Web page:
1. Question about Green's Theorem

I am working on a take home quiz for my Calculus III class, and one of the problems says "Verify Green's Theorem for the line integral ∫xy dx + x² dy, where C is the triangle with vertices (0,0) (1,1) (2,0)."

Ok so this might be kind of a dumb question, but since it says "Verify" instead of "evaulate" am I supposed to do something different rather than find what the integral is equal to? I know how to evaluate this but I just am not sure if that means the same thing as verify. I don't want to misinterpret the problem and end getting a completely wrong answer.

2. The Green's Theorem says that:

$\displaystyle \int_{\partial R} P dx + Q dy = \int\int_{R}\left(\frac{\partial Q}{\partial x} - \frac{\partial P}{\partial y}\right)dxdy$

In other words, it tells you that you can either calculate a double integral over the region R, or you can calculate a line integral over the contour wich encloses R. So to verify this theorem you must evaluate both and show that they're equal.

I hope it helps.

3. Thank you bondesan, I solved the double integral portion and got an answer of 1. However, I have no idea how to solve the ∫P dx + Q dy part. Could someone help out with this please?

4. You can use the definition

$\displaystyle \displaystyle{\int_C F\cdot dr}$

Where C is a picewise smooth curve described by the parametric equation $\displaystyle r(t) = x(t) \overset{\rightharpoonup }{i} + y(t) \overset{\rightharpoonup }{j}$ and F is a bidimensional vector field $\displaystyle F(x,y)=P(x,y)\overset{\rightharpoonup }{i} +Q(x,y)\overset{\rightharpoonup }{j}$

By doing $\displaystyle \dfrac{dr}{dt} = r'(t)$ we can rewrite the line integral as:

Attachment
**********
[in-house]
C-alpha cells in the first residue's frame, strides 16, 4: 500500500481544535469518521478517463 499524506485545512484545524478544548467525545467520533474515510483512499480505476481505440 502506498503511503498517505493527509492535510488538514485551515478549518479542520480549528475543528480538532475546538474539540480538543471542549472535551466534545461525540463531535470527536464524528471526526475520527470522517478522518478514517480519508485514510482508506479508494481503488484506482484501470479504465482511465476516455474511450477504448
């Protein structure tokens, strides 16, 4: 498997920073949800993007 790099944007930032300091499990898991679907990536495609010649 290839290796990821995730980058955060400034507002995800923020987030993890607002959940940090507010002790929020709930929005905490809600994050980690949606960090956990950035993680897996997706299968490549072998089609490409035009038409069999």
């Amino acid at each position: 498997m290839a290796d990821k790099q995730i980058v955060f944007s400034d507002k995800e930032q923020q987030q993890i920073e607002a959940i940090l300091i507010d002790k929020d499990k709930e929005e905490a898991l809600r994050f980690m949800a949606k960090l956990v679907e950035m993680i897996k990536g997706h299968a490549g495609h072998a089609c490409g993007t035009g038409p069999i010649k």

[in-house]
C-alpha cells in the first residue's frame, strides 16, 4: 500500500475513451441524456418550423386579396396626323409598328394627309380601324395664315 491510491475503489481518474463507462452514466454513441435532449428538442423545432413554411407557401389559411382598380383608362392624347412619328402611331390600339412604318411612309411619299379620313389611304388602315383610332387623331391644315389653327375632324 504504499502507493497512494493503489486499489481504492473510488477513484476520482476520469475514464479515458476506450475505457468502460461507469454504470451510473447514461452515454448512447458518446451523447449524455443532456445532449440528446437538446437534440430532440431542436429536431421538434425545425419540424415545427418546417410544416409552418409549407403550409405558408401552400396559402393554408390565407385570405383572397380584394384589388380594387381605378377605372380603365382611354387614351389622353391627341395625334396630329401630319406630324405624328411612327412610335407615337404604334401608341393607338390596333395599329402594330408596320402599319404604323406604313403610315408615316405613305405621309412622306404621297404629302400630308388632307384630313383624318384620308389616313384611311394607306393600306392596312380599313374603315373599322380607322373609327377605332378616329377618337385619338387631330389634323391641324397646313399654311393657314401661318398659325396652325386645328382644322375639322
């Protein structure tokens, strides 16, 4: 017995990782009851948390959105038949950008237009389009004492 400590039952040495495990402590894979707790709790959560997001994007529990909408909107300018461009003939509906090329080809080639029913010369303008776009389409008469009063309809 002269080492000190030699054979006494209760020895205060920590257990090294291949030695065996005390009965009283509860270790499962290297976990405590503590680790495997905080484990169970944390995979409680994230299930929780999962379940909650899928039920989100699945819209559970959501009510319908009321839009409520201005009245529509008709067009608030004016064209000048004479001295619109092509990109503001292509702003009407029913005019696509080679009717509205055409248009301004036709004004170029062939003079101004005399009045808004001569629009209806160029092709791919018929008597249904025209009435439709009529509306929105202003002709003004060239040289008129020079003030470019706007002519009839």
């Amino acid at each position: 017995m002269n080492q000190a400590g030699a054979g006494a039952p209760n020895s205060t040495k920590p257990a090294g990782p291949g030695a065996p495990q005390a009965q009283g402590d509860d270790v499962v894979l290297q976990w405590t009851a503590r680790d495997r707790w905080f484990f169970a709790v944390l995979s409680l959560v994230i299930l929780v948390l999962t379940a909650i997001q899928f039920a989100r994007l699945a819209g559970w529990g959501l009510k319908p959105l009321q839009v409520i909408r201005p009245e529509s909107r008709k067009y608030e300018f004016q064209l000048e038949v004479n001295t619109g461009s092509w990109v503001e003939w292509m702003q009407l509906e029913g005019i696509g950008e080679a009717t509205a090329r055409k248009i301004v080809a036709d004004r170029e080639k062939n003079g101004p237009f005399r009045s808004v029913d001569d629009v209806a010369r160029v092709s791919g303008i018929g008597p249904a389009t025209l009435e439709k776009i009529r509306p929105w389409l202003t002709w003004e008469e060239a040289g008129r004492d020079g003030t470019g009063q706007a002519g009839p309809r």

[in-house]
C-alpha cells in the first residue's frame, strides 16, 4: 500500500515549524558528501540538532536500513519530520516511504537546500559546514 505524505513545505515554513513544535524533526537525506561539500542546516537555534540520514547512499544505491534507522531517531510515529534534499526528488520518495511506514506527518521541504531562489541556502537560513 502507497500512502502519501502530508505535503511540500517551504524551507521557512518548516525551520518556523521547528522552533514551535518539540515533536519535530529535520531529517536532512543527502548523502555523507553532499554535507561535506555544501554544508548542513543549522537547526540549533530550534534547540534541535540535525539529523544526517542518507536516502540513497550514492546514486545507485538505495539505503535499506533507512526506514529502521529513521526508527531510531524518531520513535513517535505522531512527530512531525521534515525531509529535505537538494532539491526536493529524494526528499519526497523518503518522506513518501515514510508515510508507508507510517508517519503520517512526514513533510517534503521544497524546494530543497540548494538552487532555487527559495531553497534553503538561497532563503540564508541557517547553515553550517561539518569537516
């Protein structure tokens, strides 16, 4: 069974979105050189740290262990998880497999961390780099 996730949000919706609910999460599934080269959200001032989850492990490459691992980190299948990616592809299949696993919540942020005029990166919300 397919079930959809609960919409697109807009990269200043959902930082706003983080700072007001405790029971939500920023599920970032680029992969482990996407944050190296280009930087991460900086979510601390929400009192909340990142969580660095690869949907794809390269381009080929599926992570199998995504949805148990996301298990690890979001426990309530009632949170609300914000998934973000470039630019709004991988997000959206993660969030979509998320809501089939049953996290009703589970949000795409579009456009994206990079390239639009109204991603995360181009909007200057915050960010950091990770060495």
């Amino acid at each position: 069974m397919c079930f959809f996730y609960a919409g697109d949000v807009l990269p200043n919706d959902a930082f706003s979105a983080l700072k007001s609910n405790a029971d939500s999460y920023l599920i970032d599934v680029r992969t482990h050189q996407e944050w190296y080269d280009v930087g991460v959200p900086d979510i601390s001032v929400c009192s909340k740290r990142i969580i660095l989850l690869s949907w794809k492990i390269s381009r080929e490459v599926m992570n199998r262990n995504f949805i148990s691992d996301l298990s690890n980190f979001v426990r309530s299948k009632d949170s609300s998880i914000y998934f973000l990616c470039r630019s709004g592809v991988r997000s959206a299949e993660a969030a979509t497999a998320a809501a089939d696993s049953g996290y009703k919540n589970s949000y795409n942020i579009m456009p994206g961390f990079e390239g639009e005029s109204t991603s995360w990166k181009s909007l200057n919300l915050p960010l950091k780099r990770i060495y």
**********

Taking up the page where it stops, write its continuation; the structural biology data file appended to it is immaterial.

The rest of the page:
$\displaystyle \displaystyle{\int_C F(r(t))\cdot r'(t)~dt}$

Where we have a dot product. So for the problem you have $\displaystyle F(x,y) = xy \overset{\rightharpoonup }{i} + x^2 \overset{\rightharpoonup }{j}$ and $\displaystyle r(t)$ will depend, because you should take three line integrals over the three lines that closes the triangle, and each one will have a different parametrization.

So, let $\displaystyle P1=(0,0),~P2=(2,0),~P3=(1,1)$.

We can set the first line $\displaystyle L1$ as the one who links $\displaystyle P1$ to $\displaystyle P2$, $\displaystyle L2$ links $\displaystyle P2$ to $\displaystyle P3$, and $\displaystyle L3$ links $\displaystyle P3$ to $\displaystyle P0$. We followed a counter-clockwise direction.

Now we should parametrize $\displaystyle L1$, $\displaystyle L2$, $\displaystyle L3$.

For $\displaystyle L1$:

You can see that this line has $\displaystyle y=0$ and $\displaystyle 0 \leq x \leq 2$, so maybe the parametrization $\displaystyle r_1(t)=(2t,0)$ with $\displaystyle t\in[0,1]$ should be nice for us.

For $\displaystyle L2$:

This line begins at the $\displaystyle P2$ then go to $\displaystyle P3$, so we want that for some $\displaystyle r(t)$, when t=a we will be at $\displaystyle P2$and when t=b we will be at $\displaystyle P3$. You can use the formula $\displaystyle r(t)=(1-t)P2 + tP3$. It follows that $\displaystyle r_2(t)=(2-t,t)$ with $\displaystyle t\in[0,1]$.

For $\displaystyle L3$:

We can use the same formula again, so $\displaystyle r(t)=(1-t)P3 + tP0$ give us $\displaystyle r_3(t)=(1-t,1-t)$ with $\displaystyle t\in[0,1]$

Now that we have the three parametric equations for each line we can evaluate:

$\displaystyle \displaystyle{\int_{Li} F(r_i(t))\cdot r_i'(t)~dt}$ for $\displaystyle i = 1,2,3$

Finally, we sum each value to get the final answer.

I apologize if I did any mistake, I don't have any book around here by now and I had to remember the whole process - that's why it lacks some deep explanations. I did my best and I hope it helps. Maybe the other guys around here can add some thoughts about it.

5. Your integral should be $\displaystyle - \int \int_D ( Q_x - P_y )~dydx$ because the direction of the path is clockwise , in this case ...

Then it should be $\displaystyle - \int \int_D x dydx$

Note that the x-coordinates of the centroid of a region is defined as $\displaystyle \frac{ \int \int_D x dydx }{ \int \int_D dydx }$

Therefore , $\displaystyle - \int \int_D x dydx = - ( \text{ x-centroid } ) ~ \cdot ( \text{ area })$

$\displaystyle = - ( \frac{ 0 + 1 + 2 }{3} ) ( 1 ) = -1$